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Nov 18, 2002  •  Post A Comment

Monday, Nov. 18

‘Grounded’ jumping from Fox to WB

“Grounded For Life” is switching networks. The sitcom, currently airing on Fox, will move to The WB early next year. The WB has picked up six new episodes of the family comedy, starring Donal Logue and Megyn Price, and has gained rights to repeats.

Fox will air new episodes of the series, which has been frequently pre-empted from its Tuesday 8:30 p.m. time slot, in December and January. The earliest The WB can air the series would be right after February sweeps. While The WB has yet to schedule the series, it seems to be a good fit with the network’s family-oriented Friday night comedy block.

Fox had ordered 13 episodes of “Grounded for Life” from producer Carsey-Werner-Mandabach for this season, with the option to pick up the back nine. When Fox decided not to pick up the back nine, the studio received permission from the network to shop the series around, which led to the deal with The WB, according to several sources.

Fox officials won’t comment on what will take “Grounded’s” place on the schedule, but there has been much speculation that Fox will slate the second season of “American Idol” on Mondays at 9 p.m., making the Tuesday 8:30 p.m. time slot a logical place for the half-hour “American Idol” results show.Also at The WB, it looks as though Wednesday 9 p.m. drama “Birds of Prey” will get its cancellation notice in the next day or two, but network officials would not confirm.

Ling leaves ‘The View’ to join National Geographic: Lisa Ling, co-host of ABC daytime’s “The View,” is leaving the successful talker to become the next host of “National Geographic Explorer,” the flagship television series of National Geographic that airs weekly on MSNBC. The on-air host change will occur in the first quarter of 2003. Ling’s last day on “The View” will be Dec. 5. Ling has been a featured co-host on “The View” since May 3, 1999.Celebrity guest hosts will fill in on the “The View” until a new co-host is named.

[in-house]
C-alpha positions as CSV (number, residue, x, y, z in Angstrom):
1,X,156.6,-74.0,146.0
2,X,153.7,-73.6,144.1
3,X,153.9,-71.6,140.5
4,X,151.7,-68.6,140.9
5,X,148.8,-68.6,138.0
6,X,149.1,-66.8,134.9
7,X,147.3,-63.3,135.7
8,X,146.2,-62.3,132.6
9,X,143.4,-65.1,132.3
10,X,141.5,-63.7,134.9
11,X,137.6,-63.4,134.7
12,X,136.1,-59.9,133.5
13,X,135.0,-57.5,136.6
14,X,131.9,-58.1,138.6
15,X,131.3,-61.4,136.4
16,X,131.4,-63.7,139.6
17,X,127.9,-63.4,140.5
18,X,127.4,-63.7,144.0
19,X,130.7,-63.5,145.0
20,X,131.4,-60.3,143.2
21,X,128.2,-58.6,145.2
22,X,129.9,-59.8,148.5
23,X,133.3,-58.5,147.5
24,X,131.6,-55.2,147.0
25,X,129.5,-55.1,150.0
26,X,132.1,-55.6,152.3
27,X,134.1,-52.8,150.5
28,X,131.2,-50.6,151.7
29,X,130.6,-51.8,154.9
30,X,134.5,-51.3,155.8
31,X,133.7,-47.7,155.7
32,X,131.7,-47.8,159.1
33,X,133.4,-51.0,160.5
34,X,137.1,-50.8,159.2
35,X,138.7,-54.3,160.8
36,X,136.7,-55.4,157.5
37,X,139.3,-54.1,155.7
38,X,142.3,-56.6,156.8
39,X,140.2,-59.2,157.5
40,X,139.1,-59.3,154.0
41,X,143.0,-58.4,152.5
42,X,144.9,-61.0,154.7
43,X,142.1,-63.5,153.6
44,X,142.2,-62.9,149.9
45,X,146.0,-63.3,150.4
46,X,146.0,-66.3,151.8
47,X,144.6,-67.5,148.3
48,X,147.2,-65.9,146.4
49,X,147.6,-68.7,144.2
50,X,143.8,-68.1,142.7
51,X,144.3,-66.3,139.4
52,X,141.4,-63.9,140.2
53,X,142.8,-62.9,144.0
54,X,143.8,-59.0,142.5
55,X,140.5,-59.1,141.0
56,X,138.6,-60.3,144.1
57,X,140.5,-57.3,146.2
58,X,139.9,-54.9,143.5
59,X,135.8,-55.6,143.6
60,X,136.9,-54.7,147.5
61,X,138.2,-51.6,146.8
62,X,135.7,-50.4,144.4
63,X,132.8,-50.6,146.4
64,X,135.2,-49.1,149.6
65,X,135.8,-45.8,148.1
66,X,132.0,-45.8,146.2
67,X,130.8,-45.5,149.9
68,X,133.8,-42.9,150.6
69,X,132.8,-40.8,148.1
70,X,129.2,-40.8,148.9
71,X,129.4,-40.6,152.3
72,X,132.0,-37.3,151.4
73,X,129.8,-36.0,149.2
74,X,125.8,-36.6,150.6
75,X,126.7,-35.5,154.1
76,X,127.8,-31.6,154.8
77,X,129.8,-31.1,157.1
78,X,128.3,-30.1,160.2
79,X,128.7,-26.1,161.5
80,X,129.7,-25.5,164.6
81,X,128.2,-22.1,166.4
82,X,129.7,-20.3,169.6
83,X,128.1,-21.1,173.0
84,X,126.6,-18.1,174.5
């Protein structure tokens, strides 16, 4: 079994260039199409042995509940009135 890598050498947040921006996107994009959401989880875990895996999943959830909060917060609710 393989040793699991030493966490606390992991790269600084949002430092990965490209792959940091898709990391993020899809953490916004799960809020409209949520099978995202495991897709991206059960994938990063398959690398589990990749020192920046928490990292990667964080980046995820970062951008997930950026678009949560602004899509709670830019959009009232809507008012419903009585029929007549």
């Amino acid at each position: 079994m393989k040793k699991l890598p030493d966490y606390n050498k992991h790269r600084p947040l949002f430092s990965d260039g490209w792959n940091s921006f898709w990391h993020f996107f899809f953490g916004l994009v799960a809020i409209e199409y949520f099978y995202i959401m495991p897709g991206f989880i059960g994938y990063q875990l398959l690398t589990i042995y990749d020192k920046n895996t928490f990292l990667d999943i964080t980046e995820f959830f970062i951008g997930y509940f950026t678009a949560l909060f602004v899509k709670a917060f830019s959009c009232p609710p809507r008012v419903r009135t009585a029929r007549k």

Touchet leaves ABC News for ‘Today’: Tom Touchet has been named executive producer of NBC News’ “Today” show. His appointment is effective immediately and he will oversee all aspects of the morning news program. Touchet was with ABC News for seven years and held several positions within the news division. Most recently he served as senior producer for ABC News development. He also spent 51/2 years at “Good Morning America,” where he led the show’s 9/11 special events coverage.

Jennings reups with ABC: Peter Jennings has finally crossed the t’s and dotted the i’s on a new contract that will keep him anchoring “ABC World News Tonight” for three more years. It also provides for him to start an independent production company with a five-year commitment from ABC to purchase a minimum of four hours of prime-time programming per year.

Corporations push for open Internet access: The Walt Disney Co., Microsoft and other major corporations with a stake in the Internet today announced the formation of a formidable coalition to fight to ensure that cable operators and phone companies can’t restrict the Web access of their customers.

In a letter to the Federal Communications Commission, the companies, under the banner of Coalition of Broadband Users and Innovators, said the government “must ensure that transmission network operators do not encumber relationships between their customers and destinations on the network.”